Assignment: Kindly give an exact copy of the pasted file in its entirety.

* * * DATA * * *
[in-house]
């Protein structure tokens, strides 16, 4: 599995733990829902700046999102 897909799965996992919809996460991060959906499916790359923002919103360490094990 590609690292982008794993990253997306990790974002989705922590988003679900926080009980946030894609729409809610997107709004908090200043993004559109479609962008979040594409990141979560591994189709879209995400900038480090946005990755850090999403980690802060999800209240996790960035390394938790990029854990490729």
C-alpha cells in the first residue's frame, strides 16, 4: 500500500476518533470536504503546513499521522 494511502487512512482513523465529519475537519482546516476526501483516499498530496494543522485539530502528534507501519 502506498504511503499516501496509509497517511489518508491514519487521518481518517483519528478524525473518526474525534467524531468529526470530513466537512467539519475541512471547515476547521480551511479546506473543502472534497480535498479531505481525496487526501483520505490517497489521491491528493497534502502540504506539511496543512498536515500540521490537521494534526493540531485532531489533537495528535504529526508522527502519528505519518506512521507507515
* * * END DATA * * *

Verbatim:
[in-house]
């Protein structure tokens, strides 16, 4: 599995733990829902700046999102 897909799965996992919809996460991060959906499916790359923002919103360490094990 590609690292982008794993990253997306990790974002989705922590988003679900926080009980946030894609729409809610997107709004908090200043993004559109479609962008979040594409990141979560591994189709879209995400900038480090946005990755850090999403980690802060999800209240996790960035390394938790990029854990490729």
C-alpha cells in the first residue's frame, strides 16, 4: 500500500476518533470536504503546513499521522 494511502487512512482513523465529519475537519482546516476526501483516499498530496494543522485539530502528534507501519 502506498504511503499516501496509509497517511489518508491514519487521518481518517483519528478524525473518526474525534467524531468529526470530513466537512467539519475541512471547515476547521480551511479546506473543502472534497480535498479531505481525496487526501483520505490517497489521491491528493497534502502540504506539511496543512498536515500540521490537521494534526493540531485532531489533537495528535504529526508522527502519528505519518506512521507507515